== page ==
The Similarities Among the Various Styles of Taijiquan (revised to include images!)

This is an excerpt from Andrew Townsend’s The Art of Taijiquan: An Examination of Five Family Styles. You can find this and several other books from Andrew on the Principles and Practice of Taijiquan by clicking the book image. Plum represents 6 of his fine volumes on Taijiquan, Martial power and Applications, Pushing Hands and Auxiliary Training.





The Similarities Among the Various Styles of Taijiquan

As the various family styles of taijiquan evolved and diverged from one another, each family style developed its own distinctive defining characteristics. While some postures, such as Single Whip (dan bian) or Parting the Wild Horse’s Mane (ye ma fen zhong), retained their original names, the postures themselves began to change in appearance. These differences can appear, at least superficially, to be quite distinct, as the photographs of the posture of Single Whip from three of the five family styles shown below illustrate.

Single Whip Postures from the Chen, Yang, and Wu Styles

Despite the apparent differences in these three versions of the Single Whip posture, if you were to ask a representative of each of these family styles to explain the shape and function of this posture, their answers would likely be somewhat similar. Indeed, we can turn to the written record provided by past and present family representatives for just such an explanation.

Yang Chengfu explained the transition to the completed Single Whip posture as follows:

Collect the five fingers of the right hand, dropping them down and making a hook hand…With the right foot in its original position, turn the body, rotating to the left. The left foot lifts up, stepping out to the left side. Bend the knee and sit solidly on the left leg as the right leg extends straight. The waist turns concurrently. The left hand draws in to the center, passing one’s face, extending out as a palm toward the left. The heart of the palm faces out.[1]

Chen Zhenglei, a contemporary representative of the Chen family, described the final movements that result in the posture of Single Whip in a similar fashion:

Change the right hand to a hook by holding the right-hand fingers and thumb together… Lift the right hand up to shoulder height in a curve with a closing rotation… Shift the weight to the left to form a left bow stance. Pierce the left palm to the right front of the chest with a closing rotation, gradually flipping the palm to face outward… Turn left slightly. Wave the left palm to the left front over the left knee with a closing rotation. Loosen the left hand and sink the waist. The eyes follow the left hand then look to the front when the posture settles.[2]

From these two excerpts, it is clear that one of the major functions of the Single Whip posture, that of using the left hand to clear the area in front of the face, is retained in both the Chen and the Yang styles. This function is also present in the Wu, Hao styles. Other features of the Single Whip posture, such as the application of the hook hand, also remain essentially the same in the Chen, Yang and Wu styles portrayed above.

It is interesting to note that the hook hand feature is absent from both the Hao and Sun style Single Whip, which is why the photographs displayed above are not representative of the Single Whip postures from these two styles. The photograph shown below depicts the posture of Single Whip from the Sun Style. The Hao version of Single Whip is similar, although the weight is on the forward leg rather than on the rear leg, as in the Sun style version represented in the drawing.


Single Whip Posture from the Sun Style

The details of the individual features of the Single Whip posture from each of the five family styles will be explored in greater depth in chapter twelve. One key feature that is included in all five versions of Single Whip is the requirement that the shoulders be sunk and the elbows dropped. Another requirement in each of the five styles is that the waist be relaxed. Sun Lutang specifically addressed these requirements in his “A Study of the Single Whip,” included below:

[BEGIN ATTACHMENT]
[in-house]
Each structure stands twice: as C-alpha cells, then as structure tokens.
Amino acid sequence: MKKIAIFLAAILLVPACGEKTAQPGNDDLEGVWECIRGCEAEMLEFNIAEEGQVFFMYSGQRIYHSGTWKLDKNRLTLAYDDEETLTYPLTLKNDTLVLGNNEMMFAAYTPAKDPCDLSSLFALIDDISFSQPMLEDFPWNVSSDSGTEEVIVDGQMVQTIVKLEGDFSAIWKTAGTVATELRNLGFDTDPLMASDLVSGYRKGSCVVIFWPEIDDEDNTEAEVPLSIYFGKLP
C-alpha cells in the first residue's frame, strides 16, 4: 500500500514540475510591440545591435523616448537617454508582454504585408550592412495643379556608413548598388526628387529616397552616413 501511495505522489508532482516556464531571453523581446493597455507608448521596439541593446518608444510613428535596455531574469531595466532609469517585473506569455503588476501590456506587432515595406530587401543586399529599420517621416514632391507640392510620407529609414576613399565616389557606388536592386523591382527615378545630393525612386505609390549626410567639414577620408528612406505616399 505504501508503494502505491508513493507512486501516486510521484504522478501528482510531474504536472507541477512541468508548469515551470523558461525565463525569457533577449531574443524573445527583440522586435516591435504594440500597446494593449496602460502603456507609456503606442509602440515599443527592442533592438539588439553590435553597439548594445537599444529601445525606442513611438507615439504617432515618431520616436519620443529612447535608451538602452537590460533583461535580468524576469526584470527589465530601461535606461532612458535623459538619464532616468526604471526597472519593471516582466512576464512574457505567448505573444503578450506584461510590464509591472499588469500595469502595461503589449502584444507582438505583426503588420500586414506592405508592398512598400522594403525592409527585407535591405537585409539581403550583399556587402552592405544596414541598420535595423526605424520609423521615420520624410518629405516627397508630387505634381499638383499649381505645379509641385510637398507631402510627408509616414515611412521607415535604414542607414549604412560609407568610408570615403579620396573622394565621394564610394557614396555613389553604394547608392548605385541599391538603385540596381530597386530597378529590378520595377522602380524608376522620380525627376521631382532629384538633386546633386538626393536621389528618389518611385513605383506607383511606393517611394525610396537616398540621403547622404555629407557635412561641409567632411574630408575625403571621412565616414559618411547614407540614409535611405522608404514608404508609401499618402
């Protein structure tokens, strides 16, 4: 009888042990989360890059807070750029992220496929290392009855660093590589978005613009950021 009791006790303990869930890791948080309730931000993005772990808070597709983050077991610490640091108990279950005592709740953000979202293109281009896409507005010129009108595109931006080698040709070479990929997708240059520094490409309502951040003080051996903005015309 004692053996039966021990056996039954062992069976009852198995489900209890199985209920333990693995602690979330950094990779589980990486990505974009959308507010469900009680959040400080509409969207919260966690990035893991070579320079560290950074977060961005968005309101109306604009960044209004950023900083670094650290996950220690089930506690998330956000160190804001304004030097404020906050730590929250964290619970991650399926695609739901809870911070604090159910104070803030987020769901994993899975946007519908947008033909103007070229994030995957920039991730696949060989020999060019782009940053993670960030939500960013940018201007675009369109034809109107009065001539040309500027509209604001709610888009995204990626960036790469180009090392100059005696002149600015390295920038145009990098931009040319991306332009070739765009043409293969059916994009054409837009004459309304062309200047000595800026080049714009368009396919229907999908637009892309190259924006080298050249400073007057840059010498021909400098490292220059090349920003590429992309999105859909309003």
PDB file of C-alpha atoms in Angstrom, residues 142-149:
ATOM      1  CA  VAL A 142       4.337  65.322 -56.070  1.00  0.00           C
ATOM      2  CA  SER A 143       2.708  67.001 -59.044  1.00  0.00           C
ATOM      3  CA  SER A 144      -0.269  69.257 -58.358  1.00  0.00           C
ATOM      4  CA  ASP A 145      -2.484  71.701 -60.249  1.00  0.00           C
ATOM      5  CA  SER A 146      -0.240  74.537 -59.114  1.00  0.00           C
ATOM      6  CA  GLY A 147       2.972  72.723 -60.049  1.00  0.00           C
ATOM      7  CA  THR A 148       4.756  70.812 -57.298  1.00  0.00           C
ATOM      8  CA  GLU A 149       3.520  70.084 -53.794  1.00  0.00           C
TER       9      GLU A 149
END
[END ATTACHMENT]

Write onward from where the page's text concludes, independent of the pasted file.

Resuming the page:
The right leg straightens sideways. The left knee is in vertical alignment with the left heel. The angle formed by the insides of the legs must be round and full; the legs must not be held at “dead” angles. The body remains upright. The shoulders relax and open. The root of the legs must also relax and open, with a withdrawing energy. When the roots of the shoulders and legs relax and open, the belly is able to relax and open.[3]

The requirement that the shoulders, arms, waist, legs, and torso be relaxed is one of the key characteristics that distinguishes the martial art of taijiquan from most other martial arts. Although the word “relaxed” is often employed by translators of original Chinese texts, the proper term to describe the desired state of the shoulders, arms, waist, legs, and torso is “song.” It is not easy to define the Chinese term, song, which is why translators most often utilize the word “relaxed” when referring to this state. A better, albeit lengthier, translation is “relaxed, open, sunk, and full.”

It may well be said that the requirement that the condition of song be maintained throughout the entire body is the defining characteristic of all styles of taijiquan. Without the quality of song, the body will be in a state of tension, which in turn will restrict the free circulation of qi into the bones and out to the extremities. Continuing with his description of the posture of Single Whip excerpted above, Sun Lutang wrote:

In this (relaxed) state, the qi will penetrate and gather in the bones. The spirit is at ease and the body is quiet… Slowly lead the qi into the dantien. The Tao Te Jing states, “alive and in eternal motion.” The meaning is the same.[4]

Collecting the qi in the lower dantien (qi shun dantien) is another characteristic feature of all styles of taijiquan. The lower dantien serves as a “battery” for storing and maintaining the qi. From this centralized location, the qi can be mobilized, or circulated, in order to “penetrate and gather in the bones” and also to reach the extremities, including the fingers. It is the storage and subsequent circulation of the qi that provides the distinctive internal power, or jin, for which masters of the art of taijiquan are deservedly famous in martial arts circles.